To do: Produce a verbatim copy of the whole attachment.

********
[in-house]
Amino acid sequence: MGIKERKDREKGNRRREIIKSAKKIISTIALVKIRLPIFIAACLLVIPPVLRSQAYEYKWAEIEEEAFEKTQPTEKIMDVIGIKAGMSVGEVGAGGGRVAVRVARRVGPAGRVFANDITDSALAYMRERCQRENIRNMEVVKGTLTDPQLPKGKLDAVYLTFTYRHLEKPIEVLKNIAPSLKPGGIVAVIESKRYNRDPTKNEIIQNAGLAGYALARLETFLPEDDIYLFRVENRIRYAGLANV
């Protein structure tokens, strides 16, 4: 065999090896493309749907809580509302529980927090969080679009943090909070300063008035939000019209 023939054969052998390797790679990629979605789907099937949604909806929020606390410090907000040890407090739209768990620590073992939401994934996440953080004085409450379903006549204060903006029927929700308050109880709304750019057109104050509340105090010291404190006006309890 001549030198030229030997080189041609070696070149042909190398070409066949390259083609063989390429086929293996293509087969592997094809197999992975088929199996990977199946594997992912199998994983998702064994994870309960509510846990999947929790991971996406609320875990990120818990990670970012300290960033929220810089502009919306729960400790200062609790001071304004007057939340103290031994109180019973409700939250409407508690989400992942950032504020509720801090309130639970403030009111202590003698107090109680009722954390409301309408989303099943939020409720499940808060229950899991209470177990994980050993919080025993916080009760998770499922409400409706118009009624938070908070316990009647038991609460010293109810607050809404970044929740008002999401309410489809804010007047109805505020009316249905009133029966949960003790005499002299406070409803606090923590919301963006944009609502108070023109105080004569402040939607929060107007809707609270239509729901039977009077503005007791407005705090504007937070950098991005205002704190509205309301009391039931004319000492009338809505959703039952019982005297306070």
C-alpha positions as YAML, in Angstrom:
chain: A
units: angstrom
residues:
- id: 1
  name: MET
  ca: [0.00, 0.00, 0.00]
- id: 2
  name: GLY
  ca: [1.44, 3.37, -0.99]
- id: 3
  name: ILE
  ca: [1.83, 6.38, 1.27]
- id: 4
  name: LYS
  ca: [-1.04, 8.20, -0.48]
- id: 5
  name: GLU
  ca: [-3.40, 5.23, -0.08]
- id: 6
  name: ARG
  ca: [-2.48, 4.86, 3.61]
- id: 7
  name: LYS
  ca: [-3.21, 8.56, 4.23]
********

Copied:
[in-house]
Amino acid sequence: MGIKERKDREKGNRRREIIKSAKKIISTIALVKIRLPIFIAACLLVIPPVLRSQAYEYKWAEIEEEAFEKTQPTEKIMDVIGIKAGMSVGEVGAGGGRVAVRVARRVGPAGRVFANDITDSALAYMRERCQRENIRNMEVVKGTLTDPQLPKGKLDAVYLTFTYRHLEKPIEVLKNIAPSLKPGGIVAVIESKRYNRDPTKNEIIQNAGLAGYALARLETFLPEDDIYLFRVENRIRYAGLANV
């Protein structure tokens, strides 16, 4: 065999090896493309749907809580509302529980927090969080679009943090909070300063008035939000019209 023939054969052998390797790679990629979605789907099937949604909806929020606390410090907000040890407090739209768990620590073992939401994934996440953080004085409450379903006549204060903006029927929700308050109880709304750019057109104050509340105090010291404190006006309890 001549030198030229030997080189041609070696070149042909190398070409066949390259083609063989390429086929293996293509087969592997094809197999992975088929199996990977199946594997992912199998994983998702064994994870309960509510846990999947929790991971996406609320875990990120818990990670970012300290960033929220810089502009919306729960400790200062609790001071304004007057939340103290031994109180019973409700939250409407508690989400992942950032504020509720801090309130639970403030009111202590003698107090109680009722954390409301309408989303099943939020409720499940808060229950899991209470177990994980050993919080025993916080009760998770499922409400409706118009009624938070908070316990009647038991609460010293109810607050809404970044929740008002999401309410489809804010007047109805505020009316249905009133029966949960003790005499002299406070409803606090923590919301963006944009609502108070023109105080004569402040939607929060107007809707609270239509729901039977009077503005007791407005705090504007937070950098991005205002704190509205309301009391039931004319000492009338809505959703039952019982005297306070």
C-alpha positions as YAML, in Angstrom:
chain: A
units: angstrom
residues:
- id: 1
  name: MET
  ca: [0.00, 0.00, 0.00]
- id: 2
  name: GLY
  ca: [1.44, 3.37, -0.99]
- id: 3
  name: ILE
  ca: [1.83, 6.38, 1.27]
- id: 4
  name: LYS
  ca: [-1.04, 8.20, -0.48]
- id: 5
  name: GLU
  ca: [-3.40, 5.23, -0.08]
- id: 6
  name: ARG
  ca: [-2.48, 4.86, 3.61]
- id: 7
  name: LYS
  ca: [-3.21, 8.56, 4.23]